result of 0.00% alcohol in her blood. Defendants assert Rivera was
not blowing sufficiently to get a reading on multiple
Rivera rolled up her sleeve and exposed her arm for a blood
warrant was obtained. Rivera points out that the affidavit
sworn out by Defendants to secure the search warrant
indicated that Rivera had refused all sobriety tests that the
officers had requested her to perform. However, Rivera did
not refuse to take an intoxilizer test, nor did Defendants
ever ask Rivera if she would submit to field sobriety tests.
Defendants assert that Patterson had offered Rivera an
opportunity to perform field sobriety tests, but that Rivera
either had not responded or declined.
exposing an arm from which the blood could be drawn,
Patterson and Davis treated Rivera's silence as a refusal
and filed an Implied Consent Affidavit with the Arizona MVD.
Defendants assert that the decision of what constituted
consent in these circumstances was within the sole discretion
of Davis. Further, Defendants point out that Rivera did not
roll up her sleeve until after she learned that a warrant had
been obtained. Davis indicated that, despite Rivera rolling
up her sleeve and offering her arm, because of Rivera's
past violent activity he did not feel safe putting the needle
into her arm. Davis never attempted to insert the needle into
Rivera's arm. Davis told Rivera if she did not cooperate
he was going to charge her with interfering with judicial
proceedings and obstructing governmental operations.
Ultimately, a blood drawn was not taken.
the events of April 19, 2014, Rivera was cited for
interfering with judicial proceedings for not answering
questions pursuant to a court order, for not complying with
the terms of the search warrant, and not consenting to the
blood draw. The only court order that Defendants had on that
date was a search warrant; the search warrant did not require
Rivera to answer the officer's questions.
also received two other citations for interfering with
judicial proceedings for not signing her citation and not
answering her door when Defendants were attempting to contact
her. Rivera asserts that, on March 15, 2015 the prosecutor
dismissed all the charges filed against Rivera for the events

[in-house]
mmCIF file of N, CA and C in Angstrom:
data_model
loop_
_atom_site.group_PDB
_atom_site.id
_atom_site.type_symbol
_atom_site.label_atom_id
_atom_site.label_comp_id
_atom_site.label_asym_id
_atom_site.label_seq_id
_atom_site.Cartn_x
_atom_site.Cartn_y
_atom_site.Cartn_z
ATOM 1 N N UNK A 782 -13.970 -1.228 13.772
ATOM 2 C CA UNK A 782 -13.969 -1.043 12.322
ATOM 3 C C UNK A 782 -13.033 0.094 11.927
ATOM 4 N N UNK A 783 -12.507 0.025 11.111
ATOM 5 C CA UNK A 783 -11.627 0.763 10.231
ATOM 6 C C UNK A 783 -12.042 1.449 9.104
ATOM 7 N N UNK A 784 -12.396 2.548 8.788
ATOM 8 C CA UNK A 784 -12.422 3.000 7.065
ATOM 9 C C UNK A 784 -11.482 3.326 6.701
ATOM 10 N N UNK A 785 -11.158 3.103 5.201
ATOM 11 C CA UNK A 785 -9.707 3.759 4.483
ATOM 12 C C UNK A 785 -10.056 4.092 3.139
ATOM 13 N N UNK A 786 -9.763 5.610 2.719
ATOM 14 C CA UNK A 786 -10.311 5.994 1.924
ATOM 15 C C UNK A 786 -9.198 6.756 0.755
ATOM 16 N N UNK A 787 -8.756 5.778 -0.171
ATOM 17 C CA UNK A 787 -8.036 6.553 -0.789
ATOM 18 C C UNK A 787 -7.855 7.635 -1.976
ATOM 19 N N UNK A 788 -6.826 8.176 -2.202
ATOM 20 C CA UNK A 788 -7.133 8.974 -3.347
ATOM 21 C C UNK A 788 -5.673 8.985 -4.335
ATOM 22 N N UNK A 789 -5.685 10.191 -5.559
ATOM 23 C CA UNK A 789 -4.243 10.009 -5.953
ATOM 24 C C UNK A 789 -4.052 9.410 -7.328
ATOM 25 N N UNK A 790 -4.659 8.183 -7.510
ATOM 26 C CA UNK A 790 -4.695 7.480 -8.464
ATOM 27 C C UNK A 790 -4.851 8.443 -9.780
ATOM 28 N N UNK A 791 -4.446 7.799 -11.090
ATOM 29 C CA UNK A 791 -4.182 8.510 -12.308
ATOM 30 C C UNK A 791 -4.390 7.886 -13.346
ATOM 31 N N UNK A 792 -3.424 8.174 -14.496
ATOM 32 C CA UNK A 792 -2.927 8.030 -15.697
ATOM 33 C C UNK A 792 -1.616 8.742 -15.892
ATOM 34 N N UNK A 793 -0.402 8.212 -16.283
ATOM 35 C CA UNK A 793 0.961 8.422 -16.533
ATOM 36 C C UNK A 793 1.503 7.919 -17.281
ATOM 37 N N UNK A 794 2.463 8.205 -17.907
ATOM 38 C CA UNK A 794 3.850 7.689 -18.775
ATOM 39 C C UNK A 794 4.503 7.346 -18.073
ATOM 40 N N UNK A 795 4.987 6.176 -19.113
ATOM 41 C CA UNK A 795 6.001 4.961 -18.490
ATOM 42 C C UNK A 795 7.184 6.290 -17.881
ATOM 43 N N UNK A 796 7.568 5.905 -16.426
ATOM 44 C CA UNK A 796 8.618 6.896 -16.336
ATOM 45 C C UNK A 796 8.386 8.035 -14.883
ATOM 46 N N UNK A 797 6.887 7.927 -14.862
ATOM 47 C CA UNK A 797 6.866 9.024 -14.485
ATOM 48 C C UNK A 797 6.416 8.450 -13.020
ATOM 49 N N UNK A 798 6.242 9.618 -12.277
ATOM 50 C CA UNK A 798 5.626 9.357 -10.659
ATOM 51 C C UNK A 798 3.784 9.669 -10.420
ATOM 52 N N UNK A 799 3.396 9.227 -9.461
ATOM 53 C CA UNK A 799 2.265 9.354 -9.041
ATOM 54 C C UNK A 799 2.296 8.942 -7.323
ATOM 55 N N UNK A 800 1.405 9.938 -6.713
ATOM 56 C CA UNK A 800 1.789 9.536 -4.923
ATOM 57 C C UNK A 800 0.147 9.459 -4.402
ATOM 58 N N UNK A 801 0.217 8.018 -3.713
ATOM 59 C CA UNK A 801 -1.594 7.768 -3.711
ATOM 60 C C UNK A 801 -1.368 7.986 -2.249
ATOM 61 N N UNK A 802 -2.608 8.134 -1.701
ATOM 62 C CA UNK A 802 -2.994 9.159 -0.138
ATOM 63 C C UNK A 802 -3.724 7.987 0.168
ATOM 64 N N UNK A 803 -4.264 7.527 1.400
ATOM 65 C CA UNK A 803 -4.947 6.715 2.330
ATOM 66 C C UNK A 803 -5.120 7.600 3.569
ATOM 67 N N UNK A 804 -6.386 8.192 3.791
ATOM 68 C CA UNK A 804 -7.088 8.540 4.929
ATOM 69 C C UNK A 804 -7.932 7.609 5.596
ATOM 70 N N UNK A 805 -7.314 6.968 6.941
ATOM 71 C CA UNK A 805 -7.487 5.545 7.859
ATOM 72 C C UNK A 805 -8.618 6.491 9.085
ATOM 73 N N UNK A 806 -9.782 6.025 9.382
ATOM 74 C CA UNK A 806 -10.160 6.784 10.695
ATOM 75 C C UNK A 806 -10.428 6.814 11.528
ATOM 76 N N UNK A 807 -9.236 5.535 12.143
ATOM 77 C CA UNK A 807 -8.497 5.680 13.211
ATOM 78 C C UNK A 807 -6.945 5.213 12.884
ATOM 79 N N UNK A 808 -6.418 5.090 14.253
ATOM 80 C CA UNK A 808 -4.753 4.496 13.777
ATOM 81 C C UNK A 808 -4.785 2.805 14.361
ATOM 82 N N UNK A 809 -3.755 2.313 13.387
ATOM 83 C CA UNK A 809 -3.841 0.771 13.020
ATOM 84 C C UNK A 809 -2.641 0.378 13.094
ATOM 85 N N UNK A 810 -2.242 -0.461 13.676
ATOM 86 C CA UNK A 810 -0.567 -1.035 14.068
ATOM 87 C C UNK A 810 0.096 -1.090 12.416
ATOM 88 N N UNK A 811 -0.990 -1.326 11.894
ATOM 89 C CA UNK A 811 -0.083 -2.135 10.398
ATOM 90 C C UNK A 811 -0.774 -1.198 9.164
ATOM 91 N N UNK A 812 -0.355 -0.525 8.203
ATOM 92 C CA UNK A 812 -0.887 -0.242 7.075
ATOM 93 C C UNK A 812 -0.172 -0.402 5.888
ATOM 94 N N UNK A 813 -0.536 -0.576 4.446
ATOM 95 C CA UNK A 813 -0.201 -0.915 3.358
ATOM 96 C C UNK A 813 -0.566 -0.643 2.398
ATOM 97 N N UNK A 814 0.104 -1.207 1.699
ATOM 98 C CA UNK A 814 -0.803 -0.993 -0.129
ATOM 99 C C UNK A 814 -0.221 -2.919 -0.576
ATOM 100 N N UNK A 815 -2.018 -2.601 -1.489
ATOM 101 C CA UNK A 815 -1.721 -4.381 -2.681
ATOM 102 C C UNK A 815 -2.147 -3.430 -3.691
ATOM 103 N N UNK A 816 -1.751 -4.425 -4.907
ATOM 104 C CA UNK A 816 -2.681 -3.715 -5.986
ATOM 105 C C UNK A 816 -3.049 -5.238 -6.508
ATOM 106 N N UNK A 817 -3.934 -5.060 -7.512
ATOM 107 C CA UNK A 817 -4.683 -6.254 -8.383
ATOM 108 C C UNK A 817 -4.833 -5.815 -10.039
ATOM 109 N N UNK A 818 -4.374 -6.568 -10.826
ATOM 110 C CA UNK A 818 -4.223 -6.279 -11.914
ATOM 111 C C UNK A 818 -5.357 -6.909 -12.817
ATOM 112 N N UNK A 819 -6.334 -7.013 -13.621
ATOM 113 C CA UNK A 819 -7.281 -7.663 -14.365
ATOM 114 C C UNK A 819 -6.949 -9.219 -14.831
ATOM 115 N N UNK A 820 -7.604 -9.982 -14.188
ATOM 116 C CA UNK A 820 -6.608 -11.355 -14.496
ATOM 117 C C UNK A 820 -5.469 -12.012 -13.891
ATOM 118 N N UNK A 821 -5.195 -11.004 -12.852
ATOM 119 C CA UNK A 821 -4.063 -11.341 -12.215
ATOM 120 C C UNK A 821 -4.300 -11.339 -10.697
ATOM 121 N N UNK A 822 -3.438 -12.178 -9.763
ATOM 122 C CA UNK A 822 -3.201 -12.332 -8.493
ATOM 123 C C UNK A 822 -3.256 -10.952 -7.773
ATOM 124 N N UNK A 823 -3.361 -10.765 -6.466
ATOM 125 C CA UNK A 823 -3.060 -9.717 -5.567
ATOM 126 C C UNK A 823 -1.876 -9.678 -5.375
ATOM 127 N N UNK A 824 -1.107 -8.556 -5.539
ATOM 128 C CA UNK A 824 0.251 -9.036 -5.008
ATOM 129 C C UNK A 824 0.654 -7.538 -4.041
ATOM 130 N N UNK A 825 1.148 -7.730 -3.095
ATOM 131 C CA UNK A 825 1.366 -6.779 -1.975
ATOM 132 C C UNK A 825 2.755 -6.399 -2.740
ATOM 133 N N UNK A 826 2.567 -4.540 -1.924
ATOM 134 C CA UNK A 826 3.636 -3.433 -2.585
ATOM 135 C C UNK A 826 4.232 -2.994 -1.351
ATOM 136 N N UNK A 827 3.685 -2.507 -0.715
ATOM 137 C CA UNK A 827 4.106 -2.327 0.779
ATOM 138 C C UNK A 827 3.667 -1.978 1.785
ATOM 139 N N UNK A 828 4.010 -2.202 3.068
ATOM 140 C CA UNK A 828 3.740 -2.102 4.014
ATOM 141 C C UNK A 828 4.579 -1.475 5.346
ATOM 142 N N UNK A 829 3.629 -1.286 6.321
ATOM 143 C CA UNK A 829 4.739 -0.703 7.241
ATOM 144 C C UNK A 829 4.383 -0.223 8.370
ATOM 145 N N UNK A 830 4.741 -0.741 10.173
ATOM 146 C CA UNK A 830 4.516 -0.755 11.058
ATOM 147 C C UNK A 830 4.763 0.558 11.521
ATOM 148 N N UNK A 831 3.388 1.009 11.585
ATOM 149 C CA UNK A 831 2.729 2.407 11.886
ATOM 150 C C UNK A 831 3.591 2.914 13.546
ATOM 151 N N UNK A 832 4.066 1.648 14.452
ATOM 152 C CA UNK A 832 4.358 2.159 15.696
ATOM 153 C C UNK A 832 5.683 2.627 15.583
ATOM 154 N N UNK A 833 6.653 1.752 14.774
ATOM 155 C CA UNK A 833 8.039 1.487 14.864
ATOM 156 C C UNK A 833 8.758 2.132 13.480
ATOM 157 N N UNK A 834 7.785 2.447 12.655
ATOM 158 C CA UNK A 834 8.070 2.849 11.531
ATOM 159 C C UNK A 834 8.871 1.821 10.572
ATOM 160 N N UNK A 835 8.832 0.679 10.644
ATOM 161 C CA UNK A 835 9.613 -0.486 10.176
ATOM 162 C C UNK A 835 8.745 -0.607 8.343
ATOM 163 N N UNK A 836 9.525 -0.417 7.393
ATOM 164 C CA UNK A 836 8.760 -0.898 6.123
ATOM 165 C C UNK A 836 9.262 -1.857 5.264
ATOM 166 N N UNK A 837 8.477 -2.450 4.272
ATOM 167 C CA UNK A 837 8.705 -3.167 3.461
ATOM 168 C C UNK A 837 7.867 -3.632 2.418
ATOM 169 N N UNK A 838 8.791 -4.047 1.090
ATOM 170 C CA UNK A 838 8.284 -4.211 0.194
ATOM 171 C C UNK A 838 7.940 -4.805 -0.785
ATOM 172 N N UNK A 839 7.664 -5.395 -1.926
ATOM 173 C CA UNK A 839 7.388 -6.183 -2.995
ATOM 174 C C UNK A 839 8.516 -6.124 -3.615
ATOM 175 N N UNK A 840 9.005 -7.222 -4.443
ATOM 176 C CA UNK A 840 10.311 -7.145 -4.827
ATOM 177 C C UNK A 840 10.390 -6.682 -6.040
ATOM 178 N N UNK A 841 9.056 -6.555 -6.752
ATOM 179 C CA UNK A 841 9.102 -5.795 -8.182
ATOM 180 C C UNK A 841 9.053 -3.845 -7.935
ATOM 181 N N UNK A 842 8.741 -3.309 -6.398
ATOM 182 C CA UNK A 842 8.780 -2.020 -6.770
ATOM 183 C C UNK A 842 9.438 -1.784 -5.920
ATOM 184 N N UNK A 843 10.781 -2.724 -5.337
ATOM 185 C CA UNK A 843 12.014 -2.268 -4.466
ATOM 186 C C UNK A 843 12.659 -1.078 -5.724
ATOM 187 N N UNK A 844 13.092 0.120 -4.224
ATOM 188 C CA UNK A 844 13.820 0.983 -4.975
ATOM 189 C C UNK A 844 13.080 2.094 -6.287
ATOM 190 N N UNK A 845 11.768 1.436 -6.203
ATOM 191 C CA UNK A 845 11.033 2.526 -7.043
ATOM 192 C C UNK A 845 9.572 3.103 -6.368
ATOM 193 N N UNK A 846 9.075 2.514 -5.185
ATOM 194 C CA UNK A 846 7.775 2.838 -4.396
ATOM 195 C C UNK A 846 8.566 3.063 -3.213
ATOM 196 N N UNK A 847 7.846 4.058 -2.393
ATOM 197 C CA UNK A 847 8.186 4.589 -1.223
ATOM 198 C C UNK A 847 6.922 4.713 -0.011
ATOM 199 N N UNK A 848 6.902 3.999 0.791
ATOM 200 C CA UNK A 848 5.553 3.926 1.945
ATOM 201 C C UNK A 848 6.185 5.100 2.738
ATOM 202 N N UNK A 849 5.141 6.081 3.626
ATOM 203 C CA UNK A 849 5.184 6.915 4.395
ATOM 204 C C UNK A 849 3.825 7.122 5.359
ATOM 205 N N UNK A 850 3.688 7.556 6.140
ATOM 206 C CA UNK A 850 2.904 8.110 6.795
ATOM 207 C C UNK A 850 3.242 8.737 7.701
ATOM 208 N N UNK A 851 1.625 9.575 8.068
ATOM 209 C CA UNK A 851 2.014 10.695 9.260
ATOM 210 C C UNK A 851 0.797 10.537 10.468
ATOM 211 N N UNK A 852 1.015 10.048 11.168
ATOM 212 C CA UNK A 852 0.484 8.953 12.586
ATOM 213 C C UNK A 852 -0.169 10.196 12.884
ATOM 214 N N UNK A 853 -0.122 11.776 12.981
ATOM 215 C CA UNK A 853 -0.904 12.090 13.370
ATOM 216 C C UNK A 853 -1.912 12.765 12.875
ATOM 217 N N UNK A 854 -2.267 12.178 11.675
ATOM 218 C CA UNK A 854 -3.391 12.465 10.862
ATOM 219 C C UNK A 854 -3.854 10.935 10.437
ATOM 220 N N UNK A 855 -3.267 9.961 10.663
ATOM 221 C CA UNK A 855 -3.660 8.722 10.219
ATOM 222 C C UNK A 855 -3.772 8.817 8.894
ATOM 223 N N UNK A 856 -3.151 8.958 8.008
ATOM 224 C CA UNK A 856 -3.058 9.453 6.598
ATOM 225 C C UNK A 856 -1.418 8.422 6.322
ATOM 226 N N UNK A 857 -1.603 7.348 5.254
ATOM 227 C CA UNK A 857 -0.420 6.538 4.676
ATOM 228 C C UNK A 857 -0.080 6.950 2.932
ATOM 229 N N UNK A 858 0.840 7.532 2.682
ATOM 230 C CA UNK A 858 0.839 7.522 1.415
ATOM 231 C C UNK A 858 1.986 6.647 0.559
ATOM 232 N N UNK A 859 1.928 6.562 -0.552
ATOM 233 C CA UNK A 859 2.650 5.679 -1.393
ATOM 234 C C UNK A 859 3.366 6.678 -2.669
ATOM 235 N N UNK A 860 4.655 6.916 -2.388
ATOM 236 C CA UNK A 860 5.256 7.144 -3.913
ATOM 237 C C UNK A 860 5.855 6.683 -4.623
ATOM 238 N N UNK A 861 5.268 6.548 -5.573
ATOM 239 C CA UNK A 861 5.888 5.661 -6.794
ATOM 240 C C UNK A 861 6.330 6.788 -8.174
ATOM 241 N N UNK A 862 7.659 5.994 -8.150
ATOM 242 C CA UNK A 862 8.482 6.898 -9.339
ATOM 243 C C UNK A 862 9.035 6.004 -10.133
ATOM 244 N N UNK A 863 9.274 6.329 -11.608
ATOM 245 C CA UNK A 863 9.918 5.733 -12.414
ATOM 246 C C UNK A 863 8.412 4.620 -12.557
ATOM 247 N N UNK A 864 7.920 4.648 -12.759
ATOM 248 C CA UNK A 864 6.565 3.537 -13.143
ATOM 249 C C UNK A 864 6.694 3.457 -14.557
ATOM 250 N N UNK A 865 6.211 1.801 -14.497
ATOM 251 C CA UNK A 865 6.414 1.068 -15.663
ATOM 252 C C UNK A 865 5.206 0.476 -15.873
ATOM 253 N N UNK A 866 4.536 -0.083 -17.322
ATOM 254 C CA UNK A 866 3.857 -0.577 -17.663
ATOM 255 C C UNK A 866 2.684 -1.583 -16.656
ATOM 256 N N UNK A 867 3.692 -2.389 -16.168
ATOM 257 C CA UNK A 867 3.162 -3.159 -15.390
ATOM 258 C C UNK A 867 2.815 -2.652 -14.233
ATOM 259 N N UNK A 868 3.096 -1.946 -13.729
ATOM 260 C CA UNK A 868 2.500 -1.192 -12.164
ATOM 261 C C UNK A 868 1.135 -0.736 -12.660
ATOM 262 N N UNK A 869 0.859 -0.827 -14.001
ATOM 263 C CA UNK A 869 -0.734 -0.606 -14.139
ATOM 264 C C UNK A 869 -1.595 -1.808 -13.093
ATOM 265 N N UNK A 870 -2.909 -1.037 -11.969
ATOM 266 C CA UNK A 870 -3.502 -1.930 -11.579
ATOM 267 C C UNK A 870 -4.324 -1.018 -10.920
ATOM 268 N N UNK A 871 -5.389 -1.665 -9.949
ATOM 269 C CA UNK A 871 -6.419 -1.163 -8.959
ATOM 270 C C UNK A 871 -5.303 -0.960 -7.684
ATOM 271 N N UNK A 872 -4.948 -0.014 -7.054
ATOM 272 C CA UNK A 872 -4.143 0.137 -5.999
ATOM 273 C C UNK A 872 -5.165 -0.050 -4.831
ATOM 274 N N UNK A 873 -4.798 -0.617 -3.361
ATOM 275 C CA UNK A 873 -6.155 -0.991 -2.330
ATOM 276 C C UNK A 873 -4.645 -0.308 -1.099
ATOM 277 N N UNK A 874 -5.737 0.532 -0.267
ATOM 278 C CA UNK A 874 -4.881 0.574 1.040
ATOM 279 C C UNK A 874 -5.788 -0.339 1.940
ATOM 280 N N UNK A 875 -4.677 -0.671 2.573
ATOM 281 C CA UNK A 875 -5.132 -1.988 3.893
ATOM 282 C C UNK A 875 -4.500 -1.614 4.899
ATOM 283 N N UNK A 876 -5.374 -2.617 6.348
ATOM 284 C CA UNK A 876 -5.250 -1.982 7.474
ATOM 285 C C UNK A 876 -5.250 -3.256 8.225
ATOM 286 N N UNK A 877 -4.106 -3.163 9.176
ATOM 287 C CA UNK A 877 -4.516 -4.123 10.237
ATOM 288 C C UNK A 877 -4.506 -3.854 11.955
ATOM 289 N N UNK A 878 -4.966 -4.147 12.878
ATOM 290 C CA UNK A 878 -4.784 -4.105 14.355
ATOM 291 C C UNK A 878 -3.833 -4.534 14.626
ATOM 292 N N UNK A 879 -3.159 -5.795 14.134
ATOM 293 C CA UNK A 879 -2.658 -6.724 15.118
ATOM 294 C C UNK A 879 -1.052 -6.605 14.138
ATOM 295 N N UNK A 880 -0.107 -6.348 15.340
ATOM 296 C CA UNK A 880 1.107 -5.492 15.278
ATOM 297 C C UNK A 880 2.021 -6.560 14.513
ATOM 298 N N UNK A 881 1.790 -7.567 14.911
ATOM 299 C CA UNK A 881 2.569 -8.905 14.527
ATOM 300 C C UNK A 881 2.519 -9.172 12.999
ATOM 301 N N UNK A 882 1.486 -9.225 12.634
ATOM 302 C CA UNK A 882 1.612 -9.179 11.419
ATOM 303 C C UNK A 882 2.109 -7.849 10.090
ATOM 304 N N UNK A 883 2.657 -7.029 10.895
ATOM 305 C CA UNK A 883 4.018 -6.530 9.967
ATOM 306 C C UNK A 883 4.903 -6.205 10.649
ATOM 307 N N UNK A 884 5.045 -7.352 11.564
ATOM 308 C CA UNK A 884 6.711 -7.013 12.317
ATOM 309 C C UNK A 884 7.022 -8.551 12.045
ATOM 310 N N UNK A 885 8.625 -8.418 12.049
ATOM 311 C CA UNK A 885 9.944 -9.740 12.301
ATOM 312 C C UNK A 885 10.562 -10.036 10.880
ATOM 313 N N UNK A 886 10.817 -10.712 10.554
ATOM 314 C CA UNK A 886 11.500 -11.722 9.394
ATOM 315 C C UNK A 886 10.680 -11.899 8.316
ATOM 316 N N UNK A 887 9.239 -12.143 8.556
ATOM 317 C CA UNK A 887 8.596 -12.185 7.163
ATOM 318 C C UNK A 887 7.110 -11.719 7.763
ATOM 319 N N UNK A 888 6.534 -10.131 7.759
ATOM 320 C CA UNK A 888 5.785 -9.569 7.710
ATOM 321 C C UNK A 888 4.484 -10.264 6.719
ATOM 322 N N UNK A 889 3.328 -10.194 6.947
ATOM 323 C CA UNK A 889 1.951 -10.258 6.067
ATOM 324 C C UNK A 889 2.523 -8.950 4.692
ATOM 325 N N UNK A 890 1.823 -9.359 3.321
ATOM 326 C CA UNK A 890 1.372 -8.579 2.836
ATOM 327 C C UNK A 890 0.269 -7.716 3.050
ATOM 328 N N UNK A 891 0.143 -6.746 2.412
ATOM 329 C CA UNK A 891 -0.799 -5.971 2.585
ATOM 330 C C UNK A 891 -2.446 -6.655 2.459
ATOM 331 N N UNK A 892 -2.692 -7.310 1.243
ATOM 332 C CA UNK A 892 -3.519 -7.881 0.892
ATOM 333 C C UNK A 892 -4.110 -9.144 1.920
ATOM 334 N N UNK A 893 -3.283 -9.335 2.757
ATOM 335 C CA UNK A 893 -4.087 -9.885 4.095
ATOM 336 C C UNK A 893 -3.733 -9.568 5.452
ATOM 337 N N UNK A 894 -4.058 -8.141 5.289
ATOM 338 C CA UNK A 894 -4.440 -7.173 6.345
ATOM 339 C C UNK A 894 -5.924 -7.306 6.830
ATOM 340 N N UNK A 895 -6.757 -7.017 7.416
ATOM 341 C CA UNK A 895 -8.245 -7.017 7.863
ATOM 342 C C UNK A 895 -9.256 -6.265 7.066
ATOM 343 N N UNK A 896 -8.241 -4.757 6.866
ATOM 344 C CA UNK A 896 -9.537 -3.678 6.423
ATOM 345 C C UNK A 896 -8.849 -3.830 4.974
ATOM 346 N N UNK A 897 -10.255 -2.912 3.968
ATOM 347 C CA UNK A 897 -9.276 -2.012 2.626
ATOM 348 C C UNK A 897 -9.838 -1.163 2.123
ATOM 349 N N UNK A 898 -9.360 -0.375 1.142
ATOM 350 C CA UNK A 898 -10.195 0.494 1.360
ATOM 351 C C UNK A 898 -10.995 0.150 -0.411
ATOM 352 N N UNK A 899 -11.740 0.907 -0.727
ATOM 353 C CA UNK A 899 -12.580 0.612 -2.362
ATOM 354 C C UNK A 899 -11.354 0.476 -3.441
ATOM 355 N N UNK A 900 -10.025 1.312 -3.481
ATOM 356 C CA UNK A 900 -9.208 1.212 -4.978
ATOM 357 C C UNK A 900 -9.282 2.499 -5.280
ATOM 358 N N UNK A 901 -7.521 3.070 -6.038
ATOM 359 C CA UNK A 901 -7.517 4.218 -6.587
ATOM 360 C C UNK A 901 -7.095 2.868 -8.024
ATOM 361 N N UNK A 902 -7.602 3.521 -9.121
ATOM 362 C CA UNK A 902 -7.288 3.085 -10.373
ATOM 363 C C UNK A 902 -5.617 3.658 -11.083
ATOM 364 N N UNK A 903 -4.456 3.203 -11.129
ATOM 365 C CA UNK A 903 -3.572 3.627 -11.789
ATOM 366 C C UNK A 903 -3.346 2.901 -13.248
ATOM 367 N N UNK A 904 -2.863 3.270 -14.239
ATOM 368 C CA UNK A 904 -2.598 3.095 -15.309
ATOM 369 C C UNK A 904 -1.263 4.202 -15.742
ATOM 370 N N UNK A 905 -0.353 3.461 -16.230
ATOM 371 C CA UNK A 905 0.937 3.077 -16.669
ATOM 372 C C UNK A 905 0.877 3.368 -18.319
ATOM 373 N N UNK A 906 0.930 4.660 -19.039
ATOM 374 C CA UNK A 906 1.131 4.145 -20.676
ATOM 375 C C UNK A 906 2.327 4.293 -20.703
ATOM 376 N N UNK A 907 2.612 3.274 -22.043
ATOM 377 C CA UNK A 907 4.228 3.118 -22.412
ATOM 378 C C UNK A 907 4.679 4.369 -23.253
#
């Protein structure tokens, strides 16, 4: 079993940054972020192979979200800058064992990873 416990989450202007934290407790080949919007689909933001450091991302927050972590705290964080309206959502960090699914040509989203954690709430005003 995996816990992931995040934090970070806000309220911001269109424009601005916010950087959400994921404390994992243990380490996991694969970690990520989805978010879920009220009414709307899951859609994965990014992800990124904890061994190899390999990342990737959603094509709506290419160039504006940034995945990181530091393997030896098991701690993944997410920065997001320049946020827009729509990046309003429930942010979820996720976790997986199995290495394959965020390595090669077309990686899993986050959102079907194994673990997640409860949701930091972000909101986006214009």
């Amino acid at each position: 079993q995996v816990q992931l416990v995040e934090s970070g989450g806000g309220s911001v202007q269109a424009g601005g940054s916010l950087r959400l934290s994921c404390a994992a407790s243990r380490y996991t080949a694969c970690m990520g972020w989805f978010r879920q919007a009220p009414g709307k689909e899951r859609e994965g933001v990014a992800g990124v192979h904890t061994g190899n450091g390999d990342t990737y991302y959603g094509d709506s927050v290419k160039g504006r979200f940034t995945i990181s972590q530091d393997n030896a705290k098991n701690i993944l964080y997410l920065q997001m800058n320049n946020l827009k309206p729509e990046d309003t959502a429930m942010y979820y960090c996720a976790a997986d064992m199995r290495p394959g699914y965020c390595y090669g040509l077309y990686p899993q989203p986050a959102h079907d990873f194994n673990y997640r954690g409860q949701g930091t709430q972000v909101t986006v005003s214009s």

at the mobile home park on April 19, 2014. However, new
charges were filed from the same set of events on April 19,
2014, including obstructing governmental operations, reckless
driving, endangerment and no license in
testified during his deposition that a charge of obstructing
a governmental operation requires the use or threat to use
physical force. When asked what physical force Rivera used or
threatened to use against Defendants on April 19, 2017,
Patterson indicated that he did not recall.
Implied Consent Affidavit that was filed by Patterson after
the April 19, 2014 incident was later rejected by the MVD.
Patterson later filed an Amended Affidavit. The Amended
Affidavit was not served on Rivera during the course of
events that are the subject of this lawsuit.
April 21, 2014, Rivera called 911 to report that T. Rivera
was looking at her, claiming this was a violation of the
order of protection that T. Rivera and R. Rivera had taken
out against her. Rivera was informed that this was not a
violation of R. Rivera's order, and it was not a
violation of Rivera's order of protection since T. Rivera
was not listed on her order.
April 25, 2014, Rivera contacted the Marshal's Office
complaining that R. Rivera had again violated the court order
of protection by contacting Rivera's friend Ann Mihalik.
R. Rivera had texted Ms. Mihalik, telling her that he was no
longer paying for a shed on the property, and she should
remove any of her belongings before the shed was picked up.
The Marshal's Office determined there was no violation.
April 26, 2014, Patterson received a call from Valenzuela,
who was concerned about items being removed and sold out of
the Duquesne residence. Rivera was removing property from the
Duquesne residence and selling it in front of 289 Duquesne
Space #2. Deputies responded and took photos of the items;
Rivera voluntarily returned money to at least one of the
buyers for one of the items she sold that was not hers, but
Rivera was not cited.
1, 2014, Rivera complained that T. Rivera was in violation of
his own order of protection against her. Rivera was again
informed that this was not a violation for which T. Rivera
could be cited.
2, 2014, the Marshal's Office left another letter for
Rivera from the landlord ...